UPDATE: One of the two people critically injured is a child, according to Daytona Beach public information officer Jimmie Flynt.
UPDATE: At a Saturday evening press conference, officials from NASCAR and Daytona International Speedway said at least 28 fans were injured and two fans were in critical condition. NASCAR will run the Daytona 500 on Sunday at Daytona International Speedway to begin the 2013 Sprint Cup season.
UPDATE: Michael Annett, a driver for Richard Petty Motorsports, is currently being treated at the Halifax Health Medical Center and will be kept for observation. Richard Petty Motorsports, in a statement, said Annett was transported to the hospital after complaining of pain in his chest and sternum and is being treated for bruising on his chest. He underwent a CT Scan.
UPDATE: ESPN reports 15 fans have been transported to local hospitals, with one fan en route to surgery due to head trauma.
A NASCAR race car split in half and parts from it flew into the grandstands after a horrific and massive wreck on the last lap of Saturday's Nationwide race at Daytona. The driver of the No. 32 car, Kyle Larson, was released from the medical center, but there may be fans who were seriously injured.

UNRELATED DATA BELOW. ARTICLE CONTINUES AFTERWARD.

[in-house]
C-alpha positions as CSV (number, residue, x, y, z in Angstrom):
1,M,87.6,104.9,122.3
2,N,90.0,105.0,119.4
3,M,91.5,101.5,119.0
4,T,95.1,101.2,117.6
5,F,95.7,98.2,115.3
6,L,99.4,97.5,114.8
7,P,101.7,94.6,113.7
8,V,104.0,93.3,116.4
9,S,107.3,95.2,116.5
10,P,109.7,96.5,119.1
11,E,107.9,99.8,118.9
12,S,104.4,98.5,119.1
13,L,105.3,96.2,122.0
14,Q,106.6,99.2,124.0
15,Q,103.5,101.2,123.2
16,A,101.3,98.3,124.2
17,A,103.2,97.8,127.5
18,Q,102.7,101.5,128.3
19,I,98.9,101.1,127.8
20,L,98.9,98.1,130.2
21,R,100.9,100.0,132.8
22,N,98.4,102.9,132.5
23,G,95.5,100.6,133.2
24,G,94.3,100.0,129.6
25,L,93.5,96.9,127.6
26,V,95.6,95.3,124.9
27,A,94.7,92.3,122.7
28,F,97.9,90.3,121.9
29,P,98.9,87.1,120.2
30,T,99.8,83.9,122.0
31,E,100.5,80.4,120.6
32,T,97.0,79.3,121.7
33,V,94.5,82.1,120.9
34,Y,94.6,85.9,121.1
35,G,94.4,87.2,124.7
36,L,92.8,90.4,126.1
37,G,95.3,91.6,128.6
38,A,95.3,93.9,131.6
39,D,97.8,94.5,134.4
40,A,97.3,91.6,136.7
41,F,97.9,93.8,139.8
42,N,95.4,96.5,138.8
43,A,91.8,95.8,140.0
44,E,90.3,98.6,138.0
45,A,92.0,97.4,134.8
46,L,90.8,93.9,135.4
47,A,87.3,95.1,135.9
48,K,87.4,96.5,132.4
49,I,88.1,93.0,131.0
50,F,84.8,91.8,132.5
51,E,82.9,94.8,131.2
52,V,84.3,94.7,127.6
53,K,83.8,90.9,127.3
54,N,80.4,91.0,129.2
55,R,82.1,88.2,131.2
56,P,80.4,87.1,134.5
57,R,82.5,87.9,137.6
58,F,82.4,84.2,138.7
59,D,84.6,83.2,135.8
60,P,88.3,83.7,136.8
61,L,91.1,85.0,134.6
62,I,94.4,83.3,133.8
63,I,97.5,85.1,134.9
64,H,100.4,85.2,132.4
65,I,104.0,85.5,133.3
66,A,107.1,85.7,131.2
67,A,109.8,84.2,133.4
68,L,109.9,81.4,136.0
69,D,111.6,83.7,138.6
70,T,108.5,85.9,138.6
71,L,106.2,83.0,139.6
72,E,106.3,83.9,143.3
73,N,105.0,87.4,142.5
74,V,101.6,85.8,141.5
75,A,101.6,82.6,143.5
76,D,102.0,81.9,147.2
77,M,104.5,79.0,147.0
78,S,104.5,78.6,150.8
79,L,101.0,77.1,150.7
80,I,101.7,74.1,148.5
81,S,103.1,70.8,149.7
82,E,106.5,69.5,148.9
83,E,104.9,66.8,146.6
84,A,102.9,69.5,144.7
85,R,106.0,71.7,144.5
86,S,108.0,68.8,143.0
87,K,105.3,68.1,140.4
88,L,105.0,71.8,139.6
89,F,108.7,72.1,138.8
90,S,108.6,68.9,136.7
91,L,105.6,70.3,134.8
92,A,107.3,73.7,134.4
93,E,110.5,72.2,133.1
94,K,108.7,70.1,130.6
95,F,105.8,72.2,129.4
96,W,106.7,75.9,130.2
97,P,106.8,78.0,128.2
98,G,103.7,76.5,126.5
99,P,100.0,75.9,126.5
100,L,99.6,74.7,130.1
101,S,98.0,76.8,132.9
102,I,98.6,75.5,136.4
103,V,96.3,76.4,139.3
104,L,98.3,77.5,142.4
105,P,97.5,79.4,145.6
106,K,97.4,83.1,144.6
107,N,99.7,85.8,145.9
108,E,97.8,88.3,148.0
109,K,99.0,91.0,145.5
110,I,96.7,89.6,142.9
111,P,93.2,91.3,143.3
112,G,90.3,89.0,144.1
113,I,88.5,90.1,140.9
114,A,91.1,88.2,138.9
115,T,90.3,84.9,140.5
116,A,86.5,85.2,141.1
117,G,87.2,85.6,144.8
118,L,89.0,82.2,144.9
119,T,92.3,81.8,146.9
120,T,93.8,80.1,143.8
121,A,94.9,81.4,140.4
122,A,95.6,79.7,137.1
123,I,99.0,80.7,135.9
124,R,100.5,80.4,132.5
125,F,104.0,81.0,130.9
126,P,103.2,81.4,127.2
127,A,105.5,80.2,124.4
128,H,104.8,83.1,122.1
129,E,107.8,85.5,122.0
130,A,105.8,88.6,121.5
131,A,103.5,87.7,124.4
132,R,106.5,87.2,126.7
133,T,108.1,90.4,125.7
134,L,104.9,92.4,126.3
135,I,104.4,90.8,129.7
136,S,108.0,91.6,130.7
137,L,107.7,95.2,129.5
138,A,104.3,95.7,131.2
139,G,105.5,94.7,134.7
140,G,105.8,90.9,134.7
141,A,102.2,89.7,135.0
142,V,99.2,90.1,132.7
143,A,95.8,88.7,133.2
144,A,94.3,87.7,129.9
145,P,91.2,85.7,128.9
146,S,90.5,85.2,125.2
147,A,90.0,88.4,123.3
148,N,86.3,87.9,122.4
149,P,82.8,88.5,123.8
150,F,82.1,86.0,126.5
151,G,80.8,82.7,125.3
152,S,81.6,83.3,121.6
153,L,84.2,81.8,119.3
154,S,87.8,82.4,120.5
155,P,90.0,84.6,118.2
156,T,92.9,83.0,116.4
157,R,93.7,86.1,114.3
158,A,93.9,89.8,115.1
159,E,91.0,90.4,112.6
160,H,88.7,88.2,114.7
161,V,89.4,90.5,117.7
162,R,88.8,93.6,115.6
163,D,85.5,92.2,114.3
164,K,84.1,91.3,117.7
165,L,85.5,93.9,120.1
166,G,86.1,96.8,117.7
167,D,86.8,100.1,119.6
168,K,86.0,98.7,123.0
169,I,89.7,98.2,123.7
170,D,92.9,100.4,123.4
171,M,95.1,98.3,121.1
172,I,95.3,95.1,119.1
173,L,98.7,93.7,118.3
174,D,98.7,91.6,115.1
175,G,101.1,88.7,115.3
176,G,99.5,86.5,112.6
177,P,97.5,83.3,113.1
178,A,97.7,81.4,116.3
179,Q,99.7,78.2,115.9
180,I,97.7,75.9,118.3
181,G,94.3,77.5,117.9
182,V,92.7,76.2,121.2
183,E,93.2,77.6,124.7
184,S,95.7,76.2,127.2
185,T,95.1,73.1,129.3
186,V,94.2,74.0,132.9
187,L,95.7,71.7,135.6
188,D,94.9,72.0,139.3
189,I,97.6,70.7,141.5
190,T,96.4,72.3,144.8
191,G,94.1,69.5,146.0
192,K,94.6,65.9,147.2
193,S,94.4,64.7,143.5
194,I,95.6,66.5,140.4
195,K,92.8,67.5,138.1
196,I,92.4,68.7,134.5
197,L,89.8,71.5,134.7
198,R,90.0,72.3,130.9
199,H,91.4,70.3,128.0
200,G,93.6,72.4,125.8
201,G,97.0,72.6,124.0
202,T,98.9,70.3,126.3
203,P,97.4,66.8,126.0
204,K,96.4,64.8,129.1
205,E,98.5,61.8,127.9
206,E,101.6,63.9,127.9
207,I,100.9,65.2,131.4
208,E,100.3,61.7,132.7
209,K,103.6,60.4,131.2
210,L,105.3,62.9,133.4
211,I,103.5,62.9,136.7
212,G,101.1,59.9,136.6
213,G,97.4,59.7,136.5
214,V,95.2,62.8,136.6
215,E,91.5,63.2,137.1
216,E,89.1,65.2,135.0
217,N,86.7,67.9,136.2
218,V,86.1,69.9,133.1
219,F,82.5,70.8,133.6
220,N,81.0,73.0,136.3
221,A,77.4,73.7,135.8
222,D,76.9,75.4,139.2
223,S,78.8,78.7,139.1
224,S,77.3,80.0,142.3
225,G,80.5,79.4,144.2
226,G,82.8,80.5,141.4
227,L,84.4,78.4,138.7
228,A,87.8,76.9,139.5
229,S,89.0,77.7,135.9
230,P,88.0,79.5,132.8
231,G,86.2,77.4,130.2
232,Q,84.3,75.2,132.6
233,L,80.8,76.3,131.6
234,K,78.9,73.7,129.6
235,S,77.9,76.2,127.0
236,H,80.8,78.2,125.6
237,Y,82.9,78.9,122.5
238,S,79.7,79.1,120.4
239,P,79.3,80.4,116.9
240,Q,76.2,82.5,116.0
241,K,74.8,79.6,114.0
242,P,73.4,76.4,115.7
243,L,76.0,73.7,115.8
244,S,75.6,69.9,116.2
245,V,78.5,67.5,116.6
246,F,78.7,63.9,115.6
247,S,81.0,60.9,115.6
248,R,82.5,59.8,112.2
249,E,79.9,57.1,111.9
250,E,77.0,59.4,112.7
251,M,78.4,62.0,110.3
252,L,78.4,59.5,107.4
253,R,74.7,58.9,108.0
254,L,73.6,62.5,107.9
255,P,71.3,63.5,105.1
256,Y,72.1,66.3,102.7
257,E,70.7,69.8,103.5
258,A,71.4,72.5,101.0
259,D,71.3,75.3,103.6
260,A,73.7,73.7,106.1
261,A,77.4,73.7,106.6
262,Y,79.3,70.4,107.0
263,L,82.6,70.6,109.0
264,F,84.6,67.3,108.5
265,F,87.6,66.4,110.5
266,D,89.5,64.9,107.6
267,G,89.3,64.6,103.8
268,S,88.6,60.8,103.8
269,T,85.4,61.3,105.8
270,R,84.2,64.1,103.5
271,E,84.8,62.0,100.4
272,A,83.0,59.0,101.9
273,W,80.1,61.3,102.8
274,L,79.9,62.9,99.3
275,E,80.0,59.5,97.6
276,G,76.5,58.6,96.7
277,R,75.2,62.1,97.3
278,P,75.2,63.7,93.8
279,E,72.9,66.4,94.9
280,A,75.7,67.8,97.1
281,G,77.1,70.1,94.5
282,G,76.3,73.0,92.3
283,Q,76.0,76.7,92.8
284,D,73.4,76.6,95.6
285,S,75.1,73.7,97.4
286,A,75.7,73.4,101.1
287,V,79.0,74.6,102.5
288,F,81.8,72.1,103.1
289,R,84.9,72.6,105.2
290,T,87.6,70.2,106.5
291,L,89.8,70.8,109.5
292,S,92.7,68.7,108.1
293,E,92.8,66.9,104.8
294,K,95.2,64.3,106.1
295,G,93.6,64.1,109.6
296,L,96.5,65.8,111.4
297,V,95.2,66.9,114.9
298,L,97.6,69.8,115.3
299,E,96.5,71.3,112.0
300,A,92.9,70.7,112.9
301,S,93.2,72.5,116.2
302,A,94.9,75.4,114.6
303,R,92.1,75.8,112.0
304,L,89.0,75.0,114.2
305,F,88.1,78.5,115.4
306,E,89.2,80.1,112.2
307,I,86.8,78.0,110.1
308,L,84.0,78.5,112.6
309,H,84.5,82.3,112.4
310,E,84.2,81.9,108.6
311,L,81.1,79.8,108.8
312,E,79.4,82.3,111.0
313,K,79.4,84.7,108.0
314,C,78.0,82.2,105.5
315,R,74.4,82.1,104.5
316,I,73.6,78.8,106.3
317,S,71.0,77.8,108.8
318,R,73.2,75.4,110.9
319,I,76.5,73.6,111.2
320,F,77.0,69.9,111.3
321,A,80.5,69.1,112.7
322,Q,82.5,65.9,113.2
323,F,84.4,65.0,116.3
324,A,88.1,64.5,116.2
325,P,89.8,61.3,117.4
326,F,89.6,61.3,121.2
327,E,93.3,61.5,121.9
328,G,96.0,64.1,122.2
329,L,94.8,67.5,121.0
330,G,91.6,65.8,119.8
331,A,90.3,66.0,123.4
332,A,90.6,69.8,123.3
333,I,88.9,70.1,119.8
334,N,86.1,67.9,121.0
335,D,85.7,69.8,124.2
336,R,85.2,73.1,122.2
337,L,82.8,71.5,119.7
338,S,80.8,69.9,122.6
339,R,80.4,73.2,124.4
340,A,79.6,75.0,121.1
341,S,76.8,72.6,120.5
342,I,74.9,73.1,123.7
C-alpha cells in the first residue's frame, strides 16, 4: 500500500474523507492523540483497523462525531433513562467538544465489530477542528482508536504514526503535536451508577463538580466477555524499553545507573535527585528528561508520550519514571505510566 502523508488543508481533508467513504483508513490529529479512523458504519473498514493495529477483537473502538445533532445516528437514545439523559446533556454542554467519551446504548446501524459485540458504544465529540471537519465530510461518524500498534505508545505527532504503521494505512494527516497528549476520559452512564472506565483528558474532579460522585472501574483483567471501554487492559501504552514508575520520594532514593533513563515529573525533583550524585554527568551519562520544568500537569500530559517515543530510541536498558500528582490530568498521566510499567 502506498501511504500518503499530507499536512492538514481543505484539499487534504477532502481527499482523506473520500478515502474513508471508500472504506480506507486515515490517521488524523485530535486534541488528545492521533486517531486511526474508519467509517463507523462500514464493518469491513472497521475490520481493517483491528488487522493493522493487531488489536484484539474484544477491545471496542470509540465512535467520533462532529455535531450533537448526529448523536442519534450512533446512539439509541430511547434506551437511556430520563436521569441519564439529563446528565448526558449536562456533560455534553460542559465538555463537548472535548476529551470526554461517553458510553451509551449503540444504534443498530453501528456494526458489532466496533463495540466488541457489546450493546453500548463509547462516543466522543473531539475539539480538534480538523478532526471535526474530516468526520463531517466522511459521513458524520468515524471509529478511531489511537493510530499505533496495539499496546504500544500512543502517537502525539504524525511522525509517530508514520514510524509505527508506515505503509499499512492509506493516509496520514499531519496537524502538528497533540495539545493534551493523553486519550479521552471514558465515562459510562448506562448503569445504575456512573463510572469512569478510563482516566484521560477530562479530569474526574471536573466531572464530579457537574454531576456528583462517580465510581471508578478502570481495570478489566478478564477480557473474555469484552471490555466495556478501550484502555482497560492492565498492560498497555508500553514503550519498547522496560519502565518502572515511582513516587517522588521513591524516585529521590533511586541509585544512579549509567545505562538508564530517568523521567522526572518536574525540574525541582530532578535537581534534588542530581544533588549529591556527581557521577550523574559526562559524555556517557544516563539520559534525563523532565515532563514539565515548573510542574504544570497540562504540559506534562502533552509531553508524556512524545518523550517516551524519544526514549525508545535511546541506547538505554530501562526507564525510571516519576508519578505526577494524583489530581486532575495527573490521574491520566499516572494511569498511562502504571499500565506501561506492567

NASCAR President Mike Helton told ESPN that fans have been taken to the care center on the track and a local hospital.
Tony Stewart, who also is an owner in addition to a track operator, deftly maneuvered through the chaos to win the race, but he—along with the rest of NASCAR nation—was more concerned about the fans after the race. Larson's engine got past multiple protective barriers and parts of it may have flown into the stands.
"We've always known this is a dangerous sport, but it's hard when the fans get caught up in it," Stewart said in a post-race interview after he got out of his car on Victory Lane. "As much as we want to celebrate, I'm more concerned about the fans and the drivers right now. There's no easy solution on these tracks."
Video and photos (Associated Press) of the wreck are below.